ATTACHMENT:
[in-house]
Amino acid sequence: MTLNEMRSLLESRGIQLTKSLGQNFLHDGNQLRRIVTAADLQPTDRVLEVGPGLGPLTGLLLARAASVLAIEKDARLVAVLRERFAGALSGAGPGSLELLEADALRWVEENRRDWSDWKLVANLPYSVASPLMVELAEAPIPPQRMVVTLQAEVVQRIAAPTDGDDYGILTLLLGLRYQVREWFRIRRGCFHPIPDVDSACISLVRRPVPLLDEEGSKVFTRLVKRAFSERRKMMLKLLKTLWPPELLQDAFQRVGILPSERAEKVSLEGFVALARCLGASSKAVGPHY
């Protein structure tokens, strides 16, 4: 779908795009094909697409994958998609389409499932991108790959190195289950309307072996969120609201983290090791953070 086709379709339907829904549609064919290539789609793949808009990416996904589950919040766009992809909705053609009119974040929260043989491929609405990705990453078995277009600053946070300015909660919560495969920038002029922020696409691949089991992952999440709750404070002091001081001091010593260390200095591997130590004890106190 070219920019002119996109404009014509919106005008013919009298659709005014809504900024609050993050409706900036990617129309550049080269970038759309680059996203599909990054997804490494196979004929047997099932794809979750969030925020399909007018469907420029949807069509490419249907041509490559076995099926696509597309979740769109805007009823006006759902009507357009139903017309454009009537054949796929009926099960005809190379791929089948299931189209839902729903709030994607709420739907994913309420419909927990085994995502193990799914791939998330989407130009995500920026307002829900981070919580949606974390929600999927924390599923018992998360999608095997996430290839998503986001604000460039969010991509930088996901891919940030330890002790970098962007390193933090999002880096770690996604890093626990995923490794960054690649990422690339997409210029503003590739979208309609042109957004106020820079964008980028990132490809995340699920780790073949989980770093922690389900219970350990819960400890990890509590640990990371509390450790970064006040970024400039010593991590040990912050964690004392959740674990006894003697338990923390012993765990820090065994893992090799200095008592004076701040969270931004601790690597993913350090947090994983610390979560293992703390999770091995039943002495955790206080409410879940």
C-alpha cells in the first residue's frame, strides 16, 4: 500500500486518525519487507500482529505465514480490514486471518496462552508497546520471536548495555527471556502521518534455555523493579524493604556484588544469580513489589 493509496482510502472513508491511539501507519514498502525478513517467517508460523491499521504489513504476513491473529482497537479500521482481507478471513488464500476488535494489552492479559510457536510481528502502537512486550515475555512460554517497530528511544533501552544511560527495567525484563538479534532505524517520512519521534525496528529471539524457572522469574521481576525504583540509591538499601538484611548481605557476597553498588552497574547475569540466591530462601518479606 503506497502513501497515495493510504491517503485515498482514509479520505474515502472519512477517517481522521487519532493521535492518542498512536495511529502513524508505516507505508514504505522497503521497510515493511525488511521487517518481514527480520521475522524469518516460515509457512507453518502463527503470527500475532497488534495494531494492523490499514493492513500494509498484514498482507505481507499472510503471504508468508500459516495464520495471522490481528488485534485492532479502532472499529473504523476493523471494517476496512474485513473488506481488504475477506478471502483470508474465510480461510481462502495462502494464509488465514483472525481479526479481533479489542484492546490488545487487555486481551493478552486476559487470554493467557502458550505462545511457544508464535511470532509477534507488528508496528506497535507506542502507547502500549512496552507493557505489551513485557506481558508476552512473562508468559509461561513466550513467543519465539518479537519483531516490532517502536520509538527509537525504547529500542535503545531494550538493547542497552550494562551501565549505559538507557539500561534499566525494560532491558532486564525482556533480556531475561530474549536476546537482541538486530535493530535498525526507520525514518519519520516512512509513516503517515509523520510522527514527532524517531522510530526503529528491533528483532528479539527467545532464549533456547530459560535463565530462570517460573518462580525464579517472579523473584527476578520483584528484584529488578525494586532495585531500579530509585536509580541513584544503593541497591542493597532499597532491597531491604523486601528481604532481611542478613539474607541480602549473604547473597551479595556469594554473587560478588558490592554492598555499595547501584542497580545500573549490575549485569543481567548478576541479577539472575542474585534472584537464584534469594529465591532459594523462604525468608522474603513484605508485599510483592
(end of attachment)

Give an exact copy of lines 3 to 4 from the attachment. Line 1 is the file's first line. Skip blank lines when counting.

């Protein structure tokens, strides 16, 4: 779908795009094909697409994958998609389409499932991108790959190195289950309307072996969120609201983290090791953070 086709379709339907829904549609064919290539789609793949808009990416996904589950919040766009992809909705053609009119974040929260043989491929609405990705990453078995277009600053946070300015909660919560495969920038002029922020696409691949089991992952999440709750404070002091001081001091010593260390200095591997130590004890106190 070219920019002119996109404009014509919106005008013919009298659709005014809504900024609050993050409706900036990617129309550049080269970038759309680059996203599909990054997804490494196979004929047997099932794809979750969030925020399909007018469907420029949807069509490419249907041509490559076995099926696509597309979740769109805007009823006006759902009507357009139903017309454009009537054949796929009926099960005809190379791929089948299931189209839902729903709030994607709420739907994913309420419909927990085994995502193990799914791939998330989407130009995500920026307002829900981070919580949606974390929600999927924390599923018992998360999608095997996430290839998503986001604000460039969010991509930088996901891919940030330890002790970098962007390193933090999002880096770690996604890093626990995923490794960054690649990422690339997409210029503003590739979208309609042109957004106020820079964008980028990132490809995340699920780790073949989980770093922690389900219970350990819960400890990890509590640990990371509390450790970064006040970024400039010593991590040990912050964690004392959740674990006894003697338990923390012993765990820090065994893992090799200095008592004076701040969270931004601790690597993913350090947090994983610390979560293992703390999770091995039943002495955790206080409410879940």
C-alpha cells in the first residue's frame, strides 16, 4: 500500500486518525519487507500482529505465514480490514486471518496462552508497546520471536548495555527471556502521518534455555523493579524493604556484588544469580513489589 493509496482510502472513508491511539501507519514498502525478513517467517508460523491499521504489513504476513491473529482497537479500521482481507478471513488464500476488535494489552492479559510457536510481528502502537512486550515475555512460554517497530528511544533501552544511560527495567525484563538479534532505524517520512519521534525496528529471539524457572522469574521481576525504583540509591538499601538484611548481605557476597553498588552497574547475569540466591530462601518479606 503506497502513501497515495493510504491517503485515498482514509479520505474515502472519512477517517481522521487519532493521535492518542498512536495511529502513524508505516507505508514504505522497503521497510515493511525488511521487517518481514527480520521475522524469518516460515509457512507453518502463527503470527500475532497488534495494531494492523490499514493492513500494509498484514498482507505481507499472510503471504508468508500459516495464520495471522490481528488485534485492532479502532472499529473504523476493523471494517476496512474485513473488506481488504475477506478471502483470508474465510480461510481462502495462502494464509488465514483472525481479526479481533479489542484492546490488545487487555486481551493478552486476559487470554493467557502458550505462545511457544508464535511470532509477534507488528508496528506497535507506542502507547502500549512496552507493557505489551513485557506481558508476552512473562508468559509461561513466550513467543519465539518479537519483531516490532517502536520509538527509537525504547529500542535503545531494550538493547542497552550494562551501565549505559538507557539500561534499566525494560532491558532486564525482556533480556531475561530474549536476546537482541538486530535493530535498525526507520525514518519519520516512512509513516503517515509523520510522527514527532524517531522510530526503529528491533528483532528479539527467545532464549533456547530459560535463565530462570517460573518462580525464579517472579523473584527476578520483584528484584529488578525494586532495585531500579530509585536509580541513584544503593541497591542493597532499597532491597531491604523486601528481604532481611542478613539474607541480602549473604547473597551479595556469594554473587560478588558490592554492598555499595547501584542497580545500573549490575549485569543481567548478576541479577539472575542474585534472584537464584534469594529465591532459594523462604525468608522474603513484605508485599510483592